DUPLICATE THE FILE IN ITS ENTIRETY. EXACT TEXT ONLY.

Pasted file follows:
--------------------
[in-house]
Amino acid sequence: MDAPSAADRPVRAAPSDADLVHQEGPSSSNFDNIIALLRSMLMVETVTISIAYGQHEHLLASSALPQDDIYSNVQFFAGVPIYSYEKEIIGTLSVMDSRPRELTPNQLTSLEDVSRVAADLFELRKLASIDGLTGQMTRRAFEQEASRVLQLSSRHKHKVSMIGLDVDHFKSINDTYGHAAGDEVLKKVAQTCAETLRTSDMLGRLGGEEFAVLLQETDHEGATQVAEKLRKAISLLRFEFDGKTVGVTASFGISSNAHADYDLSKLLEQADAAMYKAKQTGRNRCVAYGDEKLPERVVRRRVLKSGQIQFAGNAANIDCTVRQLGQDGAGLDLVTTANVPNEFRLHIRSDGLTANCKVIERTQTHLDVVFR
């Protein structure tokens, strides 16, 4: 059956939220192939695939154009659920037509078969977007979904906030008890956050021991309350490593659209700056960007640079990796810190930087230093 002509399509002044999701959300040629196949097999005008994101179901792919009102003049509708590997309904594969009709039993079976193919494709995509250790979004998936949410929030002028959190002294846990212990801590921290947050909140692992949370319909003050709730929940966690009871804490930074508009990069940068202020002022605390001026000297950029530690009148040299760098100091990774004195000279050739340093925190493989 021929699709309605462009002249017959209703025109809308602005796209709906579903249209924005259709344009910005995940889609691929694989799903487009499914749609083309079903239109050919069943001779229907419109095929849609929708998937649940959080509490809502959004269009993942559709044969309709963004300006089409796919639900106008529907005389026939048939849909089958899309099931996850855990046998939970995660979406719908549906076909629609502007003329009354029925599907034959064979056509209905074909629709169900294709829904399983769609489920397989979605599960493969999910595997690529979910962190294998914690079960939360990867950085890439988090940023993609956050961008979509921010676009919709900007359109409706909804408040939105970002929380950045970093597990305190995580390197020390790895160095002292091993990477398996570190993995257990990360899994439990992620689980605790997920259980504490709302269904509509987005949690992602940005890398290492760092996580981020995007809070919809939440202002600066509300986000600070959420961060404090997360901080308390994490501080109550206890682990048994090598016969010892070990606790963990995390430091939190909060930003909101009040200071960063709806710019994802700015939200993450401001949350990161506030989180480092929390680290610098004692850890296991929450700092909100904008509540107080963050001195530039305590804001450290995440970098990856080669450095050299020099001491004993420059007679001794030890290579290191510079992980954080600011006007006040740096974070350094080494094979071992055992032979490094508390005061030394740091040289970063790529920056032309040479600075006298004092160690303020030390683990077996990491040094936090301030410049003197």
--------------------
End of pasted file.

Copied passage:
[in-house]
Amino acid sequence: MDAPSAADRPVRAAPSDADLVHQEGPSSSNFDNIIALLRSMLMVETVTISIAYGQHEHLLASSALPQDDIYSNVQFFAGVPIYSYEKEIIGTLSVMDSRPRELTPNQLTSLEDVSRVAADLFELRKLASIDGLTGQMTRRAFEQEASRVLQLSSRHKHKVSMIGLDVDHFKSINDTYGHAAGDEVLKKVAQTCAETLRTSDMLGRLGGEEFAVLLQETDHEGATQVAEKLRKAISLLRFEFDGKTVGVTASFGISSNAHADYDLSKLLEQADAAMYKAKQTGRNRCVAYGDEKLPERVVRRRVLKSGQIQFAGNAANIDCTVRQLGQDGAGLDLVTTANVPNEFRLHIRSDGLTANCKVIERTQTHLDVVFR
């Protein structure tokens, strides 16, 4: 059956939220192939695939154009659920037509078969977007979904906030008890956050021991309350490593659209700056960007640079990796810190930087230093 002509399509002044999701959300040629196949097999005008994101179901792919009102003049509708590997309904594969009709039993079976193919494709995509250790979004998936949410929030002028959190002294846990212990801590921290947050909140692992949370319909003050709730929940966690009871804490930074508009990069940068202020002022605390001026000297950029530690009148040299760098100091990774004195000279050739340093925190493989 021929699709309605462009002249017959209703025109809308602005796209709906579903249209924005259709344009910005995940889609691929694989799903487009499914749609083309079903239109050919069943001779229907419109095929849609929708998937649940959080509490809502959004269009993942559709044969309709963004300006089409796919639900106008529907005389026939048939849909089958899309099931996850855990046998939970995660979406719908549906076909629609502007003329009354029925599907034959064979056509209905074909629709169900294709829904399983769609489920397989979605599960493969999910595997690529979910962190294998914690079960939360990867950085890439988090940023993609956050961008979509921010676009919709900007359109409706909804408040939105970002929380950045970093597990305190995580390197020390790895160095002292091993990477398996570190993995257990990360899994439990992620689980605790997920259980504490709302269904509509987005949690992602940005890398290492760092996580981020995007809070919809939440202002600066509300986000600070959420961060404090997360901080308390994490501080109550206890682990048994090598016969010892070990606790963990995390430091939190909060930003909101009040200071960063709806710019994802700015939200993450401001949350990161506030989180480092929390680290610098004692850890296991929450700092909100904008509540107080963050001195530039305590804001450290995440970098990856080669450095050299020099001491004993420059007679001794030890290579290191510079992980954080600011006007006040740096974070350094080494094979071992055992032979490094508390005061030394740091040289970063790529920056032309040479600075006298004092160690303020030390683990077996990491040094936090301030410049003197």